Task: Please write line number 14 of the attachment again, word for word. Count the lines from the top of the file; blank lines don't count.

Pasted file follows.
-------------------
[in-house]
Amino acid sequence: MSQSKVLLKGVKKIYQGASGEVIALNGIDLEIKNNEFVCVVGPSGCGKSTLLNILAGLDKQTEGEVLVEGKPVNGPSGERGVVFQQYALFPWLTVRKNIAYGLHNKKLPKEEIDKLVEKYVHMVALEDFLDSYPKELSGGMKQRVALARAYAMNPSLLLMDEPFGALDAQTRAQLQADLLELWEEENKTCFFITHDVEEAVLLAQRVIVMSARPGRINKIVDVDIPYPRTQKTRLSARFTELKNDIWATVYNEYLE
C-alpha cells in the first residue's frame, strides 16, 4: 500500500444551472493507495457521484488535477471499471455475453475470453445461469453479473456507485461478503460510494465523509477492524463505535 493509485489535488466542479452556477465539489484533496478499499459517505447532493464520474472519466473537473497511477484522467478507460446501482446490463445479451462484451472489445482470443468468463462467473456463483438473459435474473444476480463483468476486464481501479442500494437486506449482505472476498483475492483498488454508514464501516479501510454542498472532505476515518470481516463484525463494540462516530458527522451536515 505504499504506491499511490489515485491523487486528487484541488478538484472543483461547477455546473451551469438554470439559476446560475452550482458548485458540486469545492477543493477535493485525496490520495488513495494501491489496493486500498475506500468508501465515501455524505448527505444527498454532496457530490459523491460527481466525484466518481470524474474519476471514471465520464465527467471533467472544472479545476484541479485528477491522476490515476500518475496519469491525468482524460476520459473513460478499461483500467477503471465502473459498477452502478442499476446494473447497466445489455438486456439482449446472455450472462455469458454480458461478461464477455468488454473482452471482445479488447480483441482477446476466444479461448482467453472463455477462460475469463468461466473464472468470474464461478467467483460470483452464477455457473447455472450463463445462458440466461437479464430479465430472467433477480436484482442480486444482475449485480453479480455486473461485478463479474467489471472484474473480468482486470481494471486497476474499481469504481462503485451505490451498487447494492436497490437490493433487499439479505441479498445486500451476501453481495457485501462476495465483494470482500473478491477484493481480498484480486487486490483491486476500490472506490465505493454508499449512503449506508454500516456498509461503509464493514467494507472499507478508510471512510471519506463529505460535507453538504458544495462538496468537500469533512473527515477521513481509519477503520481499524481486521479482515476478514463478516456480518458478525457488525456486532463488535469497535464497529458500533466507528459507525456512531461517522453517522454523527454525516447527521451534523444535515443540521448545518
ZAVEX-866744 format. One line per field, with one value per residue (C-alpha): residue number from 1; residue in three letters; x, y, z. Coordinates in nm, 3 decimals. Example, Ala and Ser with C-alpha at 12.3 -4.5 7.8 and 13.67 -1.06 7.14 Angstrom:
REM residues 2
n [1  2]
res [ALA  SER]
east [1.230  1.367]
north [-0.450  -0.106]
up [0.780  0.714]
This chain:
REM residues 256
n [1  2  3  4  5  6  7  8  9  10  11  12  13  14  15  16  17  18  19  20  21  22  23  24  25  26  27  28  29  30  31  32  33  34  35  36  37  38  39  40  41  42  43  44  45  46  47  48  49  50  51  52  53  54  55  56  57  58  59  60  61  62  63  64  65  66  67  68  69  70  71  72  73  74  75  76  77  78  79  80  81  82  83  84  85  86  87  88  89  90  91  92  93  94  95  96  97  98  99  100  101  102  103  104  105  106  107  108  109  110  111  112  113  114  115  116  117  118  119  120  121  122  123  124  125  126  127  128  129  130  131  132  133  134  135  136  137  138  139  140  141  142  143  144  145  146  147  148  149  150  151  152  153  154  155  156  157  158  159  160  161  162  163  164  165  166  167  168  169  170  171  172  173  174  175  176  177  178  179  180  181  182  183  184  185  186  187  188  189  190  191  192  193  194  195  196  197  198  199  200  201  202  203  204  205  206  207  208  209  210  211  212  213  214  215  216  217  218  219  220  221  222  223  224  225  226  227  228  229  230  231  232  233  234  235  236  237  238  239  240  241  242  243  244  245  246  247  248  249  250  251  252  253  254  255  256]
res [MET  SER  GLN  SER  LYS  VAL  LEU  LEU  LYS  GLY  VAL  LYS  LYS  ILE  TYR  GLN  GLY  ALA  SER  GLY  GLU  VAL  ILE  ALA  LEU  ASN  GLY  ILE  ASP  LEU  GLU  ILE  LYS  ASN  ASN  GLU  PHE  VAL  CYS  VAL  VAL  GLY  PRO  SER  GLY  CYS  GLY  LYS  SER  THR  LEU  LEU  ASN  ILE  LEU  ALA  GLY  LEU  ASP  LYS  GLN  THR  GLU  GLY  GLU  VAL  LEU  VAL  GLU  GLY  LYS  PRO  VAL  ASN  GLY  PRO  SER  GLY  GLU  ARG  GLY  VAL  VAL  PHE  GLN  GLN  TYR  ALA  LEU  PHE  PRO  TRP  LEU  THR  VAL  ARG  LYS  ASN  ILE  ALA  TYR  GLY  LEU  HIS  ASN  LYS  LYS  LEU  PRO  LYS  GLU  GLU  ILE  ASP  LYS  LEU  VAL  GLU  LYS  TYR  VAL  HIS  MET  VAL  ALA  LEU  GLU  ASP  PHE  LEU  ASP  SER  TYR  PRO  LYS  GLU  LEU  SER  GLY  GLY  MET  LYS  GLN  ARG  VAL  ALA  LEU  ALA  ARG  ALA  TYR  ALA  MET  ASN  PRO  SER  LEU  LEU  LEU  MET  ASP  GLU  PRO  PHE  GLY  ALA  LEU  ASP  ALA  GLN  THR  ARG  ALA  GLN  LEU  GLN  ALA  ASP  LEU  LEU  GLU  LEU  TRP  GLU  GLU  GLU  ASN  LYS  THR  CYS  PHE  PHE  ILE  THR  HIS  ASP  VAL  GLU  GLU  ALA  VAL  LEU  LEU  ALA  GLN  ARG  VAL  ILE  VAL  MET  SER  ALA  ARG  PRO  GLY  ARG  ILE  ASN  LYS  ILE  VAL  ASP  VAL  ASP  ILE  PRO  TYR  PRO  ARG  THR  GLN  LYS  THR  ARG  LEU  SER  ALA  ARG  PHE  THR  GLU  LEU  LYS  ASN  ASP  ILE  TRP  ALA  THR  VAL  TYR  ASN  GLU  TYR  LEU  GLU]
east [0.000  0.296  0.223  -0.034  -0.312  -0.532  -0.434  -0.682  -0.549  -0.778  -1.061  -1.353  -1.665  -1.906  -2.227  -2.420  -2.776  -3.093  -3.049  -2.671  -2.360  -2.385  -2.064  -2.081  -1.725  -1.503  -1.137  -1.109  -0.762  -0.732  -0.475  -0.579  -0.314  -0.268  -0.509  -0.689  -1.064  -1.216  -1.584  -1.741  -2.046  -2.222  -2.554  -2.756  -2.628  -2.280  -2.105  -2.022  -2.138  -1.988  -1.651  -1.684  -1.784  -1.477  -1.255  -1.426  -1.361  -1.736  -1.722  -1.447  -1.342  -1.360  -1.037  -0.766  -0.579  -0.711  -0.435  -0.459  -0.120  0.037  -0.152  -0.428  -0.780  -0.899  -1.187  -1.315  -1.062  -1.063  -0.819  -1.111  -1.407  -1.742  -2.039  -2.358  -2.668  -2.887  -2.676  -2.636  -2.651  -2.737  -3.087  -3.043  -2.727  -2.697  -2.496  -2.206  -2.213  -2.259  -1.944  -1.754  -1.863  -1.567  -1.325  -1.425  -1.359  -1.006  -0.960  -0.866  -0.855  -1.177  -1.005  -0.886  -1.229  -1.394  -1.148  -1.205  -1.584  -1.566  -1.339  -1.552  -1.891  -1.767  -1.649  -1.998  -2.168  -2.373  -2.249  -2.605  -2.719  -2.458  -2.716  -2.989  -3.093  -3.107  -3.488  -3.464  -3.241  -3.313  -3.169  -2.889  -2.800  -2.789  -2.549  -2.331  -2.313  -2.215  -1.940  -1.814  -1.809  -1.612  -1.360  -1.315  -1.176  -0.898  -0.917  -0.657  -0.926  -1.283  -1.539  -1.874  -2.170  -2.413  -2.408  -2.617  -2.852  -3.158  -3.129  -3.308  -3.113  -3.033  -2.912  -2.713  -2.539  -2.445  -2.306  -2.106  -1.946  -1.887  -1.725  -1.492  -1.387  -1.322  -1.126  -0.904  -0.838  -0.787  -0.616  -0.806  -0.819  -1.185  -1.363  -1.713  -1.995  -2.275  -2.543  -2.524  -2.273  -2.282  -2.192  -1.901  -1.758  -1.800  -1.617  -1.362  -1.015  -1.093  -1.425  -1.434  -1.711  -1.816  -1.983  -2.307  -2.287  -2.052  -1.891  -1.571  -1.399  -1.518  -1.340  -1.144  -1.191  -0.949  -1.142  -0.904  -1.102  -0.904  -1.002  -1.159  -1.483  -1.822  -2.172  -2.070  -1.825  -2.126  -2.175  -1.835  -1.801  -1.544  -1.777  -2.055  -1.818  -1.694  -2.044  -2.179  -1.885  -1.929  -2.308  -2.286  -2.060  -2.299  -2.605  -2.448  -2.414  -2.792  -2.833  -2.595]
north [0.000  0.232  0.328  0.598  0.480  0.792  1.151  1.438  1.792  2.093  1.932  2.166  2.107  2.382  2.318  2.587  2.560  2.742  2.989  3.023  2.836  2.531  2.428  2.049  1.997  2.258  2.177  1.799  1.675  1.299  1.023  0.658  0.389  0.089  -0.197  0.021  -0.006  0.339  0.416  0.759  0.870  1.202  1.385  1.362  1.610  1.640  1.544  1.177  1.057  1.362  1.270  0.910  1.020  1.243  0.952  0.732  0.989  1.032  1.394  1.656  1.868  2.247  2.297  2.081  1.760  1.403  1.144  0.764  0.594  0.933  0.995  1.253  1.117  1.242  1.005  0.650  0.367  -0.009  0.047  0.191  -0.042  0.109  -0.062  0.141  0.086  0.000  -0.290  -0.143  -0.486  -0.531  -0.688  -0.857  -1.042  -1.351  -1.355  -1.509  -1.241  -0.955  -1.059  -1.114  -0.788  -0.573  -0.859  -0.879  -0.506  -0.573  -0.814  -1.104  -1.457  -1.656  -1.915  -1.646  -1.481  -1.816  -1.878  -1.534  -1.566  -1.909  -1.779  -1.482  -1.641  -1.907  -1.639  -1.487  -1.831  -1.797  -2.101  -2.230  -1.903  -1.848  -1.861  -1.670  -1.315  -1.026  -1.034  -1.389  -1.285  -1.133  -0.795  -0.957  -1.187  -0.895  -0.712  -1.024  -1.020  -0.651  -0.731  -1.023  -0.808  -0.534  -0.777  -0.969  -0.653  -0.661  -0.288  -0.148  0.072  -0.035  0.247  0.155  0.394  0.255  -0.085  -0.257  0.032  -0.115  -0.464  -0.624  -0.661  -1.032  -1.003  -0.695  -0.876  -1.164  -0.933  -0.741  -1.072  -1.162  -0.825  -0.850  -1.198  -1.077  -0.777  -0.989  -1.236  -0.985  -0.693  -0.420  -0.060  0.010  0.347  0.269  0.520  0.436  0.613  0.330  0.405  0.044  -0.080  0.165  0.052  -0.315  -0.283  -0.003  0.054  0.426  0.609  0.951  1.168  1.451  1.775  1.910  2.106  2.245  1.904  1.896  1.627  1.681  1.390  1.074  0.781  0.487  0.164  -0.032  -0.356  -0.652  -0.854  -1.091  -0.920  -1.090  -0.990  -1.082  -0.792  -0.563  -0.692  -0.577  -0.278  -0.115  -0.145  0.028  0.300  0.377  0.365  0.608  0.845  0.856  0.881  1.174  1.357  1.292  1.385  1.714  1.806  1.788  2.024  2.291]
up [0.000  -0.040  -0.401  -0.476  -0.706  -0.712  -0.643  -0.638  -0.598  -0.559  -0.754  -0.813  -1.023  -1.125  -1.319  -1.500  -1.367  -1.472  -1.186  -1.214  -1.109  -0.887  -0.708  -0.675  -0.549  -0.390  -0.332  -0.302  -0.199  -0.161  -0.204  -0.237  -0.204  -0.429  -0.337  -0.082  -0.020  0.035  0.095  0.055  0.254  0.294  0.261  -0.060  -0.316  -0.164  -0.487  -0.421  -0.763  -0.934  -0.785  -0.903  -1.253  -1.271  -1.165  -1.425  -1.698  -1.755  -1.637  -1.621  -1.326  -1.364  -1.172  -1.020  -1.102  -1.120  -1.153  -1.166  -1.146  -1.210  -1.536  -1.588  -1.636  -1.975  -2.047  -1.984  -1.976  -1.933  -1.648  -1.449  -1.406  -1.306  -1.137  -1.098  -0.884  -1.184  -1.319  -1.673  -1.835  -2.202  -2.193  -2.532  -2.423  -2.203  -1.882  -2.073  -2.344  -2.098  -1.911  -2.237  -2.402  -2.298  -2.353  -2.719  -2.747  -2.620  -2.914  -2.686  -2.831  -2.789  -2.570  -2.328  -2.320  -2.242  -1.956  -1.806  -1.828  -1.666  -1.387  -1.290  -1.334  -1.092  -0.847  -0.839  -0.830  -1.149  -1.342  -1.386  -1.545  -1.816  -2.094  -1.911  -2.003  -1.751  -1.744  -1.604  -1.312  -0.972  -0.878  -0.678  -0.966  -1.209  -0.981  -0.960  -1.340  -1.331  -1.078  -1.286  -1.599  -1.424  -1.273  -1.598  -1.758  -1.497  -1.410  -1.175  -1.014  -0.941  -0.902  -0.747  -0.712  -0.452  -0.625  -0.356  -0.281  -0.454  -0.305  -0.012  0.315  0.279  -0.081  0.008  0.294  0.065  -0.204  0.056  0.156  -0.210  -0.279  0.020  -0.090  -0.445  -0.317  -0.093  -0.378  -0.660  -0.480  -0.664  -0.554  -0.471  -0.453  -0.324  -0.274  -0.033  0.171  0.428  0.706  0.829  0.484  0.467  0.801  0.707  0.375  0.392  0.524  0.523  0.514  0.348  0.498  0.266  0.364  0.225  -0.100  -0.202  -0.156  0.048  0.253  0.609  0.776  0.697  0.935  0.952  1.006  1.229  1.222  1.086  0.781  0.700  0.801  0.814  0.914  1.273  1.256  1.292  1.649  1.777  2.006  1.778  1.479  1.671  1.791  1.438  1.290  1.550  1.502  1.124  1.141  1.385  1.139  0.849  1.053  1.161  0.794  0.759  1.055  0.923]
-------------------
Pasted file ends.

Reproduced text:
res [MET  SER  GLN  SER  LYS  VAL  LEU  LEU  LYS  GLY  VAL  LYS  LYS  ILE  TYR  GLN  GLY  ALA  SER  GLY  GLU  VAL  ILE  ALA  LEU  ASN  GLY  ILE  ASP  LEU  GLU  ILE  LYS  ASN  ASN  GLU  PHE  VAL  CYS  VAL  VAL  GLY  PRO  SER  GLY  CYS  GLY  LYS  SER  THR  LEU  LEU  ASN  ILE  LEU  ALA  GLY  LEU  ASP  LYS  GLN  THR  GLU  GLY  GLU  VAL  LEU  VAL  GLU  GLY  LYS  PRO  VAL  ASN  GLY  PRO  SER  GLY  GLU  ARG  GLY  VAL  VAL  PHE  GLN  GLN  TYR  ALA  LEU  PHE  PRO  TRP  LEU  THR  VAL  ARG  LYS  ASN  ILE  ALA  TYR  GLY  LEU  HIS  ASN  LYS  LYS  LEU  PRO  LYS  GLU  GLU  ILE  ASP  LYS  LEU  VAL  GLU  LYS  TYR  VAL  HIS  MET  VAL  ALA  LEU  GLU  ASP  PHE  LEU  ASP  SER  TYR  PRO  LYS  GLU  LEU  SER  GLY  GLY  MET  LYS  GLN  ARG  VAL  ALA  LEU  ALA  ARG  ALA  TYR  ALA  MET  ASN  PRO  SER  LEU  LEU  LEU  MET  ASP  GLU  PRO  PHE  GLY  ALA  LEU  ASP  ALA  GLN  THR  ARG  ALA  GLN  LEU  GLN  ALA  ASP  LEU  LEU  GLU  LEU  TRP  GLU  GLU  GLU  ASN  LYS  THR  CYS  PHE  PHE  ILE  THR  HIS  ASP  VAL  GLU  GLU  ALA  VAL  LEU  LEU  ALA  GLN  ARG  VAL  ILE  VAL  MET  SER  ALA  ARG  PRO  GLY  ARG  ILE  ASN  LYS  ILE  VAL  ASP  VAL  ASP  ILE  PRO  TYR  PRO  ARG  THR  GLN  LYS  THR  ARG  LEU  SER  ALA  ARG  PHE  THR  GLU  LEU  LYS  ASN  ASP  ILE  TRP  ALA  THR  VAL  TYR  ASN  GLU  TYR  LEU  GLU]